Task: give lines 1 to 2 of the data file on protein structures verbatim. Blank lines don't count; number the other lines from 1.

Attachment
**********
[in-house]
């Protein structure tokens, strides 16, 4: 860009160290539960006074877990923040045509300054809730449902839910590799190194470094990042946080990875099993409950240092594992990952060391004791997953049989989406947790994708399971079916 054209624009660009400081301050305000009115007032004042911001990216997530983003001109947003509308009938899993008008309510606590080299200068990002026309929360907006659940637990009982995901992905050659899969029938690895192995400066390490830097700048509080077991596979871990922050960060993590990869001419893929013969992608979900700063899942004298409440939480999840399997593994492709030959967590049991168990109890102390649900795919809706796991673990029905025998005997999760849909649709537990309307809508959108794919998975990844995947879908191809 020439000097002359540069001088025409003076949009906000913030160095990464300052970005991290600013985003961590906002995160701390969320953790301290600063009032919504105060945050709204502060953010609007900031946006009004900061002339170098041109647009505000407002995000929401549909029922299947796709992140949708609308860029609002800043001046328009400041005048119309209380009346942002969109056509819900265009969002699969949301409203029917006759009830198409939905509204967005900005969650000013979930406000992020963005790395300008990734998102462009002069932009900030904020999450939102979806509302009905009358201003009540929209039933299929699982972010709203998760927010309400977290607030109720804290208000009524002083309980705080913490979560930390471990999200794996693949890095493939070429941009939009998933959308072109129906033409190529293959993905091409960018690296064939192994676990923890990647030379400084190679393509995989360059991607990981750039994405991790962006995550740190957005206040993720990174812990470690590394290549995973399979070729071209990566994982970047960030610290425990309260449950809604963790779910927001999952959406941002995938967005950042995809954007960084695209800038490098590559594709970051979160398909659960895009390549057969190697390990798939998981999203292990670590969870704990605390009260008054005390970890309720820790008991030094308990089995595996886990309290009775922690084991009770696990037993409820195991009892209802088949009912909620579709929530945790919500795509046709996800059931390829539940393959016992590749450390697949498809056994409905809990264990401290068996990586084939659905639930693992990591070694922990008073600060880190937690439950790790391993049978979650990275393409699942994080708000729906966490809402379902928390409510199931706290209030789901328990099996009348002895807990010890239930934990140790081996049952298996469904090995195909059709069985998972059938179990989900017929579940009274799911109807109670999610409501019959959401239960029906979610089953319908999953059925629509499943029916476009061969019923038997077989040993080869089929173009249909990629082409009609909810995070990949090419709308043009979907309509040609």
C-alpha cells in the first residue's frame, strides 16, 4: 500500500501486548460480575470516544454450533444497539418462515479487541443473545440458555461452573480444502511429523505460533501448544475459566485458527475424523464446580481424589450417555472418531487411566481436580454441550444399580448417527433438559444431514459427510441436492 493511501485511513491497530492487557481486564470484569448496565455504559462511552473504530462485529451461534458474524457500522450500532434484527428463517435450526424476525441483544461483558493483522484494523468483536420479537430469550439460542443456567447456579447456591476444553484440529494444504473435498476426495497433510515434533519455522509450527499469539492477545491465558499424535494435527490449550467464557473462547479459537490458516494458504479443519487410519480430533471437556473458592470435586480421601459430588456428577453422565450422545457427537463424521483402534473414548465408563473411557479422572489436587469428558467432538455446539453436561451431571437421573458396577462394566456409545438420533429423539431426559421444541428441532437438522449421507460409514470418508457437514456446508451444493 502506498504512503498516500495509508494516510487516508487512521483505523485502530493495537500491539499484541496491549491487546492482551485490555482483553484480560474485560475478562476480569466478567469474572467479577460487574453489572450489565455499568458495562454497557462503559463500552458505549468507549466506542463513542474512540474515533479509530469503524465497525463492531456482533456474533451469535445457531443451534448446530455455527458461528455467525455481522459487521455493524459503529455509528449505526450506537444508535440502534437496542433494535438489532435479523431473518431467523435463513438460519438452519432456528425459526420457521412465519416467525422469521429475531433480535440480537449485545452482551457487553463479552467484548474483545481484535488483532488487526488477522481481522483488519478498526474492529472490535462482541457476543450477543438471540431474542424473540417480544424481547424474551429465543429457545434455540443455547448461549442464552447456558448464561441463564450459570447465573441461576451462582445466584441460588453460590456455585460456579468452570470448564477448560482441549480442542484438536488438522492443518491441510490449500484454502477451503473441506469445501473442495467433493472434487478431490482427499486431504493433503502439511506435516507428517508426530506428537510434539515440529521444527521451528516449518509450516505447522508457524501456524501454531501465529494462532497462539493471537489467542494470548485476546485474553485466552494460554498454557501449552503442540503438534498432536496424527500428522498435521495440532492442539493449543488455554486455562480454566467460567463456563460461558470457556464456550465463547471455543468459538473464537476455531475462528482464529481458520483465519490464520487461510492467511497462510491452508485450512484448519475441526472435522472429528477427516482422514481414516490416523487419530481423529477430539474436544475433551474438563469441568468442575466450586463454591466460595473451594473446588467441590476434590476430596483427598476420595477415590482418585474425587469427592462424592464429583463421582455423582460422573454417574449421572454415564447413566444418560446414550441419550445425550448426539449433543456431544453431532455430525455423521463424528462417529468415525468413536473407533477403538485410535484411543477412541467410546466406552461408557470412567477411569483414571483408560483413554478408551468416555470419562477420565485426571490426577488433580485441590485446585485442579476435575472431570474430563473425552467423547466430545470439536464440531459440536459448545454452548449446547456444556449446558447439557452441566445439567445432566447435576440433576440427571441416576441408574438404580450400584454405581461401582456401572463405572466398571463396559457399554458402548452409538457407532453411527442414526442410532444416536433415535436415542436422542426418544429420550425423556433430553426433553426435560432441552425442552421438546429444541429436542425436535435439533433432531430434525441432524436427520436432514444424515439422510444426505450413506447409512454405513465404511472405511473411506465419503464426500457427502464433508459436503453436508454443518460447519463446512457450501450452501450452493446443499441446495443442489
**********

[in-house]
């Protein structure tokens, strides 16, 4: 860009160290539960006074877990923040045509300054809730449902839910590799190194470094990042946080990875099993409950240092594992990952060391004791997953049989989406947790994708399971079916 054209624009660009400081301050305000009115007032004042911001990216997530983003001109947003509308009938899993008008309510606590080299200068990002026309929360907006659940637990009982995901992905050659899969029938690895192995400066390490830097700048509080077991596979871990922050960060993590990869001419893929013969992608979900700063899942004298409440939480999840399997593994492709030959967590049991168990109890102390649900795919809706796991673990029905025998005997999760849909649709537990309307809508959108794919998975990844995947879908191809 020439000097002359540069001088025409003076949009906000913030160095990464300052970005991290600013985003961590906002995160701390969320953790301290600063009032919504105060945050709204502060953010609007900031946006009004900061002339170098041109647009505000407002995000929401549909029922299947796709992140949708609308860029609002800043001046328009400041005048119309209380009346942002969109056509819900265009969002699969949301409203029917006759009830198409939905509204967005900005969650000013979930406000992020963005790395300008990734998102462009002069932009900030904020999450939102979806509302009905009358201003009540929209039933299929699982972010709203998760927010309400977290607030109720804290208000009524002083309980705080913490979560930390471990999200794996693949890095493939070429941009939009998933959308072109129906033409190529293959993905091409960018690296064939192994676990923890990647030379400084190679393509995989360059991607990981750039994405991790962006995550740190957005206040993720990174812990470690590394290549995973399979070729071209990566994982970047960030610290425990309260449950809604963790779910927001999952959406941002995938967005950042995809954007960084695209800038490098590559594709970051979160398909659960895009390549057969190697390990798939998981999203292990670590969870704990605390009260008054005390970890309720820790008991030094308990089995595996886990309290009775922690084991009770696990037993409820195991009892209802088949009912909620579709929530945790919500795509046709996800059931390829539940393959016992590749450390697949498809056994409905809990264990401290068996990586084939659905639930693992990591070694922990008073600060880190937690439950790790391993049978979650990275393409699942994080708000729906966490809402379902928390409510199931706290209030789901328990099996009348002895807990010890239930934990140790081996049952298996469904090995195909059709069985998972059938179990989900017929579940009274799911109807109670999610409501019959959401239960029906979610089953319908999953059925629509499943029916476009061969019923038997077989040993080869089929173009249909990629082409009609909810995070990949090419709308043009979907309509040609």